On a tabletop in Kazuo Hosokawa’s lab is a small dish of water. Sprinkled on the water’s surface are a hundred or so small, flat pieces of silicon. When Hosokawa shakes the dish, some of the little pieces begin to clump together into shapes that look something like four-leaf clovers. This humble-looking experiment is a step toward an ambitious goal. It would be nice, says Hosokawa, a mechanical engineer at the Institute of Physical and Chemical Research in Saitama, Japan, to be able to mix some silicon and metal bits and have them spontaneously assemble themselves into electronic components.
Hosokawa and his colleagues at the University of Tokyo are nowhere near that goal yet. But they have made an intriguing start, using the surface tension of water to push pieces of silicon together. Each piece, which is shaped like a semicircle with a triangle jutting out on the flat side, is about .016 inch wide. The researchers’ goal was to get four of these shapes to link, forming a clover shape, but they weren’t relying on chance to get the pieces to join; they chose the shape of the pieces for a good reason.
On a small scale, the surface tension of water is a force to be reckoned with, far more powerful than gravity. It acts on the silicon pieces somewhat like static electricity, making them stick together. But the amount of force it exerts depends on the shape of the object. Surface tension tends to minimize the surface area of the water in a confined space, and one of the ways to minimize surface area is to minimize the deformation of the water surface around floating objects.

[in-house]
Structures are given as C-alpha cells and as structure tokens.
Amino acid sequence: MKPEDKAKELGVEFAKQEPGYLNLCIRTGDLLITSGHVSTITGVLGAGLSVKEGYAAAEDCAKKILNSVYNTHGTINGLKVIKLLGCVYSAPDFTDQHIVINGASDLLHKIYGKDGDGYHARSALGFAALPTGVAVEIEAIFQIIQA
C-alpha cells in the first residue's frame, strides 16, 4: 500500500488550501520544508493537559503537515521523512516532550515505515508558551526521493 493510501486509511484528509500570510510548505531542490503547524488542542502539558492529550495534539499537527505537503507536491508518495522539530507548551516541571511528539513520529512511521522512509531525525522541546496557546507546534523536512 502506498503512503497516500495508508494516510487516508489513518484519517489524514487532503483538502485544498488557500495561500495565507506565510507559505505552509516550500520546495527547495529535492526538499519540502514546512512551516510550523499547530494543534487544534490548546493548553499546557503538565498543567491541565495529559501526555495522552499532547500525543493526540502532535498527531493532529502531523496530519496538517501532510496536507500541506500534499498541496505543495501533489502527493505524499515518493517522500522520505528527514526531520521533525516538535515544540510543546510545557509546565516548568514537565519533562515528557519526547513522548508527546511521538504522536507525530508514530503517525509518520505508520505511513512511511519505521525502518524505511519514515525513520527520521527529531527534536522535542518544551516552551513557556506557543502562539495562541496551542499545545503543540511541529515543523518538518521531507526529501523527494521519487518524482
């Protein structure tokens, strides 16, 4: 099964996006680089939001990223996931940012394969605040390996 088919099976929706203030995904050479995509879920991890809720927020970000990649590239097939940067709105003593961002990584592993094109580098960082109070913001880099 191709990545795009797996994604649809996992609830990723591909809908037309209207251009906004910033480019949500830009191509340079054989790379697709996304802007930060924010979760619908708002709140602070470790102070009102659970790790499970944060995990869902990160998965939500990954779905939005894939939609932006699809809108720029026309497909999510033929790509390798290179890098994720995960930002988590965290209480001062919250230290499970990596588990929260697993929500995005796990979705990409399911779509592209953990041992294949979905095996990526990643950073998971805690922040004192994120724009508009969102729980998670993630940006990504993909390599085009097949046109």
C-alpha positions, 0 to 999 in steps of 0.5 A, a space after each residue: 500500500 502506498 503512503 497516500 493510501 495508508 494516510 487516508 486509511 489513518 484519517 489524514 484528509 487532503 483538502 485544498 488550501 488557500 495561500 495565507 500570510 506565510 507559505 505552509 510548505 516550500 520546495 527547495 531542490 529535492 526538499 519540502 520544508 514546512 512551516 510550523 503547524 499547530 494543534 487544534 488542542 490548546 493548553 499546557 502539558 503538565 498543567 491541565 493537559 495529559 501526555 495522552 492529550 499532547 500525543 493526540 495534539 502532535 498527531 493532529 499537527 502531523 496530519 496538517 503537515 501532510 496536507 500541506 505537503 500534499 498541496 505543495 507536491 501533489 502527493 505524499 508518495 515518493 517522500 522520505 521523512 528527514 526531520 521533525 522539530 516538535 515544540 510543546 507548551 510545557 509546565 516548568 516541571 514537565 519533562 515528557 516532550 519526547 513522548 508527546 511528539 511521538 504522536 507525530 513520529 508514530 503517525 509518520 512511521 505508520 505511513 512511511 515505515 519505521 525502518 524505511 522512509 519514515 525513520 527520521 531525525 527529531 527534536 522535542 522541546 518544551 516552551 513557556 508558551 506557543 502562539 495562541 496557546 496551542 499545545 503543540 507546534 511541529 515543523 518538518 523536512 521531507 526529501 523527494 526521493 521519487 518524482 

The water surface gets most deformed around sharp points, which is why Hosokawa and his colleagues designed their silicon chips with projecting triangles. The idea was that surface tension, in its effort to minimize surface distortion, would push the silicon pieces into the desired clover shape. Surface distortion would be minimized, the researchers calculated, if the rounded edges of four linked pieces faced outward, with the triangles on each piece all pointing toward a common center.
By gently shaking the silicon, Hosokawa’s team has so far gotten about 30 out of 100 pieces to spontaneously link up into clovers. Hosokawa thinks he may get better results by using pieces of several different shapes, or even by building three-dimensional structures. Making more complicated structures might reveal the unknown principles of self- assembly, says Hosokawa. In the long run, he says, self-assembling techniques would enable us to fabricate many complicated microstructures at a high rate.